ABSTRACT: Statin-associated muscular adverse effects cover a wide range of symptoms, including asymptomatic increase of creatine kinase serum activity and life-threatening rhabdomyolysis. Different underlying pathomechanisms have been proposed. However, a unifying concept of the pathogenesis of statin-related muscular adverse effects has not emerged so far. In this review, we attempt to categorise these mechanisms along three levels. Firstly, among pharmacokinetic factors, it has been shown for some statins that inhibition of cytochrome P450-mediated hepatic biotransformation and hepatic uptake by transporter proteins contribute to an increase of systemic statin concentrations. Secondly, at the myocyte membrane level, cell membrane uptake transporters affect intracellular statin concentrations. Thirdly, at the intracellular level, inhibition of the 3-hydroxy-3-methylglutaryl coenzyme A (HMG-CoA) reductase results in decreased intracellular levels of downstream metabolites (e.g. selenoproteins, ubiquinone, cholesterol) and alteration of gene expression (e.g. ryanodine receptor 3, glycine amidinotransferase). We also review current recommendations for prescribers.
    British Journal of Clinical Pharmacology 02/2014; · 3.69 Impact Factor
  • [Show abstract] [Hide abstract]
    ABSTRACT: The approved dual-color fluorescence in situ hybridization (FISH) test for the detection of anaplastic lymphoma receptor tyrosine kinase (ALK) gene rearrangements in non-small-cell lung cancer (NSCLC) is complex and represents a low-throughput assay difficult to use in daily diagnostic practice. We devised a sensitive and robust routine diagnostic test for the detection of rearrangements and transcriptional up-regulation of ALK. We developed a quantitative reverse transcription polymerase chain reaction (qRT-PCR) assay adapted to RNA isolated from routine formalin-fixed, paraffin-embedded material and applied it to 652 NSCLC specimens. The reliability of this technique to detect ALK dysregulation was shown by comparison with FISH and immunohistochemistry. qRT-PCR analysis detected unbalanced ALK expression indicative of a gene rearrangement in 24 (4.6%) and full-length ALK transcript expression in six (1.1%) of 523 interpretable tumors. Among 182 tumors simultaneously analyzed by FISH and qRT-PCR, the latter accurately typed 97% of 19 rearranged and 158 nonrearranged tumors and identified ALK deregulation in two cases with insufficient FISH. Six tumors expressing full-length ALK transcripts did not show rearrangements of the gene. Immunohistochemistry detected ALK protein overexpression in tumors with gene fusions and transcriptional up-regulation, but did not distinguish between the two. One case with full-length ALK expression carried a heterozygous point mutation (S1220Y) within the kinase domain potentially interfering with kinase activity and/or inhibitor binding. Our qRT-PCR assay reliably identifies and distinguishes ALK rearrangements and full-length transcript expression in formalin-fixed, paraffin-embedded material. It is an easy-to-perform, cost-effective, and high-throughput tool for the diagnosis of ALK activation. The expression of full-length ALK transcripts may be relevant for ALK inhibitor therapy in NSCLC.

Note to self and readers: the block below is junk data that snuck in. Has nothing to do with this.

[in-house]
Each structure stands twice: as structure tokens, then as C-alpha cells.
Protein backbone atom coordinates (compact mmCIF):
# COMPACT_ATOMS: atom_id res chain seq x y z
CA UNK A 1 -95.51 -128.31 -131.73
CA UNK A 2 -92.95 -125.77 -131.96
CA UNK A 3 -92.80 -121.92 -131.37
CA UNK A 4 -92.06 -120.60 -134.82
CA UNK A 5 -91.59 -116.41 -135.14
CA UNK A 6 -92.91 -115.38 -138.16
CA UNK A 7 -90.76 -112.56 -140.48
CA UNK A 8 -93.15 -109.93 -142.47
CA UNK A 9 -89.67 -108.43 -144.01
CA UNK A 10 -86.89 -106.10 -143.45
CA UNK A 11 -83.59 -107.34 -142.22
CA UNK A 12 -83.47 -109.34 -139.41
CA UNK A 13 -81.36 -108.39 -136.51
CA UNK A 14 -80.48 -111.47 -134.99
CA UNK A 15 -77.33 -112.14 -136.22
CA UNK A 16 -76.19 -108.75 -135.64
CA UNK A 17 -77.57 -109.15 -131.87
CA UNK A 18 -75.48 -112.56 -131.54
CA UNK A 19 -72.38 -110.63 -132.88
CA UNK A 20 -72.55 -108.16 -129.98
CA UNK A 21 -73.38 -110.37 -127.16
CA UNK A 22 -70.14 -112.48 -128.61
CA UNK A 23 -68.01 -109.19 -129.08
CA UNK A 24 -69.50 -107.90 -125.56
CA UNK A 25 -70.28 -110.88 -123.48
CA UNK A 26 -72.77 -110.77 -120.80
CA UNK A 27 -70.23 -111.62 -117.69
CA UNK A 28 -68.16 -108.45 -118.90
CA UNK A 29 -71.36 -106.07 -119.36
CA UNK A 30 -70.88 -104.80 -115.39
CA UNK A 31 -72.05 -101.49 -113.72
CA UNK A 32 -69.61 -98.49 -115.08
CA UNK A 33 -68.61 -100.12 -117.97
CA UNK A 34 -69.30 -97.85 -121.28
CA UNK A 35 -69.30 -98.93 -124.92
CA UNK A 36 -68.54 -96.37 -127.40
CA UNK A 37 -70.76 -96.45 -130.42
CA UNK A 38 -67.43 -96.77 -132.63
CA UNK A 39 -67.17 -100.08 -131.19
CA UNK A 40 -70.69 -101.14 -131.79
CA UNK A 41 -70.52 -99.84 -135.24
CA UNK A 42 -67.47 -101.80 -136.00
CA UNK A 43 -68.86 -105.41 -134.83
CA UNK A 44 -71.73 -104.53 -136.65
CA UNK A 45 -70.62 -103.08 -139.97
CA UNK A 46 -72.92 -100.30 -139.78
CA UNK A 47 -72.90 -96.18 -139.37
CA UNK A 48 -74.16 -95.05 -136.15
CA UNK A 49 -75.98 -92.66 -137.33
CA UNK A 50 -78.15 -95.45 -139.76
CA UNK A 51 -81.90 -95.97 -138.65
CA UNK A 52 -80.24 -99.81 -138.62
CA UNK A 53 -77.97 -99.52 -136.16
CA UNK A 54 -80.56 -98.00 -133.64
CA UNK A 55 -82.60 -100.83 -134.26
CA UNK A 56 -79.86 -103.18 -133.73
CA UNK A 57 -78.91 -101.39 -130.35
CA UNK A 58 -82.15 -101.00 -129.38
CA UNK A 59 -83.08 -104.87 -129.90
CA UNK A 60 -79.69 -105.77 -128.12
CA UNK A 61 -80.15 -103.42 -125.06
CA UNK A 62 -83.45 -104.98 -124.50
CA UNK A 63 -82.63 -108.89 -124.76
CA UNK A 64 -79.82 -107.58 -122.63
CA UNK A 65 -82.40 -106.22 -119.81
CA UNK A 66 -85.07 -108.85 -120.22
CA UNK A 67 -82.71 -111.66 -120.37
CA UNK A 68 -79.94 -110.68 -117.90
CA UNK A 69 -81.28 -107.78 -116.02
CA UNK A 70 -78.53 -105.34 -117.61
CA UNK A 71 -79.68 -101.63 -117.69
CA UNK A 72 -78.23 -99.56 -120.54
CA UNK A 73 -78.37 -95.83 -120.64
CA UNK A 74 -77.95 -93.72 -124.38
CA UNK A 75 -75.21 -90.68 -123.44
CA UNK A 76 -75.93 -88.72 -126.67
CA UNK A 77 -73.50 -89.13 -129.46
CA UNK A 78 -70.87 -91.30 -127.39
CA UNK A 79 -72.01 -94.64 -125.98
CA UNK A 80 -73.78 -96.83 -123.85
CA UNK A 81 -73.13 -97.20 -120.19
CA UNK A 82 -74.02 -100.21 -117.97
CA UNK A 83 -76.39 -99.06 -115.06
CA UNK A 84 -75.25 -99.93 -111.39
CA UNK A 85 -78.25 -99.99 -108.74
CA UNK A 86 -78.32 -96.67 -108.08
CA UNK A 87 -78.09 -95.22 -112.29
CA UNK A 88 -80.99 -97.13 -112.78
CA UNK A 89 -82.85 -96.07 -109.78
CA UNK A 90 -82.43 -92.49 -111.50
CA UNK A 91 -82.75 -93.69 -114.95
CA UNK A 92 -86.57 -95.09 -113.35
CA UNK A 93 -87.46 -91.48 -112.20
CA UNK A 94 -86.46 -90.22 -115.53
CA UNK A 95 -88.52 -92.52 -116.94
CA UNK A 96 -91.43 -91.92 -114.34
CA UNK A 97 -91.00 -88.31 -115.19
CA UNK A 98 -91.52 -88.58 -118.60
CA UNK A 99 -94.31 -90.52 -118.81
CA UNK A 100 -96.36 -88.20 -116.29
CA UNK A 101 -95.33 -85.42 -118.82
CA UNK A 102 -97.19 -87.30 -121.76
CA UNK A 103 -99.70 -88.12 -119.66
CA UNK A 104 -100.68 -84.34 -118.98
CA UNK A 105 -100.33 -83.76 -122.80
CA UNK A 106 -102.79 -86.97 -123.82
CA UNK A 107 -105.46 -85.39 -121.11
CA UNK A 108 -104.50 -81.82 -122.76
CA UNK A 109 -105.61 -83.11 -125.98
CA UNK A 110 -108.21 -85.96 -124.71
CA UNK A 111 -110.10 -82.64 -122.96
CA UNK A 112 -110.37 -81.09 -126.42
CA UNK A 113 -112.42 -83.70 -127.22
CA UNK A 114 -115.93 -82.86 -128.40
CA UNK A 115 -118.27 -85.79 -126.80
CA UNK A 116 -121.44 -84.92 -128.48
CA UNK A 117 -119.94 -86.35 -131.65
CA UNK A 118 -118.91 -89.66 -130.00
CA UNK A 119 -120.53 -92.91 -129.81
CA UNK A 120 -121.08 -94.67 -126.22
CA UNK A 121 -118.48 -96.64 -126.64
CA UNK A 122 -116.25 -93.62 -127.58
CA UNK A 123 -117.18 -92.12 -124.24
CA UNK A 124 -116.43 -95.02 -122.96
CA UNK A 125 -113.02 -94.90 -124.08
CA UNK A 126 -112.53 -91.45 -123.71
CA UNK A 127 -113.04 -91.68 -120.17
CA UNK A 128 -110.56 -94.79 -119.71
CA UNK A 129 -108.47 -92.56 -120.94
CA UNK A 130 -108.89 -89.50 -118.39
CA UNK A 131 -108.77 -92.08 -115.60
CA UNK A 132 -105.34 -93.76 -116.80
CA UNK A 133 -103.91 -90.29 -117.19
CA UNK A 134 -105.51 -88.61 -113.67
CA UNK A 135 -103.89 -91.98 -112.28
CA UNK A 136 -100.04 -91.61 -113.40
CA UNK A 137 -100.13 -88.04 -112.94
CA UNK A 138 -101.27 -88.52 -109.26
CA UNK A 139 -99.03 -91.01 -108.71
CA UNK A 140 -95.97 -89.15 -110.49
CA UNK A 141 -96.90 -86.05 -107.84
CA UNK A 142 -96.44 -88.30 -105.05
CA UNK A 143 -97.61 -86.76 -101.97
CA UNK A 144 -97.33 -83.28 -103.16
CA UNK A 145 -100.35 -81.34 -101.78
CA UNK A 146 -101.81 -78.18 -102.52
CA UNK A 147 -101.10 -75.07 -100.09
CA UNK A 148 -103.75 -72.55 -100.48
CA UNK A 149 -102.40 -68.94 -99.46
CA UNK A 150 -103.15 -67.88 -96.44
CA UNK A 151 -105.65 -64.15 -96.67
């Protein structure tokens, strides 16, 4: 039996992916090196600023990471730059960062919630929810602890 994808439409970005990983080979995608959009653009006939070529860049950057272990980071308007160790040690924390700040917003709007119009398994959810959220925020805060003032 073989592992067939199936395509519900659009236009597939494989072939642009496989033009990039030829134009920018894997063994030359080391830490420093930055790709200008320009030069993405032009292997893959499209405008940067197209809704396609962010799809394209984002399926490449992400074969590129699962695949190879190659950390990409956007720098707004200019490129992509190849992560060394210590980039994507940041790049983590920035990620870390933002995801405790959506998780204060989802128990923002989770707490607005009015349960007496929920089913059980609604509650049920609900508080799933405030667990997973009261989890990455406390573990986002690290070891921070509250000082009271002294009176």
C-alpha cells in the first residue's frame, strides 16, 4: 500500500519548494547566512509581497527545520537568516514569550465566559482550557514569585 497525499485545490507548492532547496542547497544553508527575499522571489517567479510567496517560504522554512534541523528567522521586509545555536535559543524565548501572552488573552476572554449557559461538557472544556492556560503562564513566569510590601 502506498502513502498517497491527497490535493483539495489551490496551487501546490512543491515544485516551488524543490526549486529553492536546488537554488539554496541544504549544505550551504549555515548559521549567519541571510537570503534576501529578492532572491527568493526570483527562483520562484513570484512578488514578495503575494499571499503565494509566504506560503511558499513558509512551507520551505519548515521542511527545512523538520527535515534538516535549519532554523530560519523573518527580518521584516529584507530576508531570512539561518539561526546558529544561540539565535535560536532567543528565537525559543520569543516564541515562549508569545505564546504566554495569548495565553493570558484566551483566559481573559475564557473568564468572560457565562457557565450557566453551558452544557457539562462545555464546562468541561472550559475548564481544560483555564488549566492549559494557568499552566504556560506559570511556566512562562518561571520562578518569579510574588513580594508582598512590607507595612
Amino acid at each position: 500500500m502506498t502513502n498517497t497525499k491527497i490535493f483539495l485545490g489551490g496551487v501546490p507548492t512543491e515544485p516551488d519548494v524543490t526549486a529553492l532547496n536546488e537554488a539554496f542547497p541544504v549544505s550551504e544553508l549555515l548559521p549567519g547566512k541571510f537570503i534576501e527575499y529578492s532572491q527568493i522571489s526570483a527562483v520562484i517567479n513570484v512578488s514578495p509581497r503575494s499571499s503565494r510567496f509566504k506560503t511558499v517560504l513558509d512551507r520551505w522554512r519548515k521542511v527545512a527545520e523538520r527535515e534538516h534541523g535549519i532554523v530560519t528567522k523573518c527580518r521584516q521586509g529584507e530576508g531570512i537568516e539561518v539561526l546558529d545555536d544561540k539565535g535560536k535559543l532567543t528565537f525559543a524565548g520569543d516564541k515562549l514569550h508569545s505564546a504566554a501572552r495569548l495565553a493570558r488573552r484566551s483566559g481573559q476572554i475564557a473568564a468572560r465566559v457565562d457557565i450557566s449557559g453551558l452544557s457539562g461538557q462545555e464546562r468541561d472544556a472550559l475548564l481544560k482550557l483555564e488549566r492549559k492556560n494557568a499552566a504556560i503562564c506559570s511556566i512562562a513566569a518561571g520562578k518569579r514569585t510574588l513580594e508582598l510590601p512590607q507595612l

Journal of thoracic oncology: official publication of the International Association for the Study of Lung Cancer 02/2014; · 4.55 Impact Factor

Publication Stats

10k Citations
1,942.99 Total Impact Points

Institutions

  • 2003–2014
    • Universitätsklinikum Tübingen
      • • Division of Clinical Pharmacology
      • • Division of Neurogastroenterology
      Tübingen, Baden-Württemberg, Germany
    • Humboldt-Universität zu Berlin
      • Department of Biology
      Berlín, Berlin, Germany
  • 2000–2014
    • University of Tuebingen
      • Institute for Physiology
      Tübingen, Baden-Württemberg, Germany
  • 1997–2014
    • Institut für klinische Pharmakologie
      Stuttgart, Baden-Württemberg, Germany
  • 2012–2013
    • Claude Bernard University Lyon 1
      Villeurbanne, Rhône-Alpes, France
    • Universität Basel
      Bâle, Basel-City, Switzerland
    • Binghamton University
      Binghamton, New York, United States
  • 2003–2013
    • University of Greifswald
      • Institute of Community Medicine
      Greifswald, Mecklenburg-Vorpommern, Germany
  • 2005–2012
    • Goethe-Universität Frankfurt am Main
      • Center for Internal Medicine
      Frankfurt, Hesse, Germany
    • Hannover Medical School
      • Department of Paediatric Haematology and Oncology
      Hannover, Lower Saxony, Germany
  • 2011
    • French National Centre for Scientific Research
      Lutetia Parisorum, Île-de-France, France
  • 2001–2011
    • Robert-Bosch Krankenhaus
      Stuttgart, Baden-Württemberg, Germany
  • 2010
    • VU University Medical Center
      • Department of Clinical Pharmacology and Pharmacy
      Amsterdam, North Holland, Netherlands
  • 2009
    • Universität Ulm
      • Clinic of Internal Medicine I
      Ulm, Baden-Württemberg, Germany
    • University of Iowa Children's Hospital
      Iowa City, Iowa, United States
  • 2008
    • Universität Stuttgart
      Stuttgart, Baden-Württemberg, Germany
  • 2005–2008
    • Johannes Gutenberg-Universität Mainz
      • I. Department of Medicine
      Mayence, Rheinland-Pfalz, Germany
  • 2007
    • University of Lausanne
      • Department of Fundamental Microbiology (DMF)
      Lausanne, VD, Switzerland
  • 2005–2007
    • Medical University of Vienna
      • Klinische Abteilung für Gastroenterologie und Hepatologie
      Wien, Vienna, Austria
  • 2004–2007
    • Dr. Falk Pharma GmbH
      Freiburg, Baden-Württemberg, Germany
  • 2006
    • Government of the People's Republic of China
      Peping, Beijing, China
    • University of Bonn
      Bonn, North Rhine-Westphalia, Germany
  • 1999–2006
    • Philipps University of Marburg
      Marburg, Hesse, Germany
  • 2002
    • Universität Heidelberg
      • Department of Urology
      Heidelberg, Baden-Wuerttemberg, Germany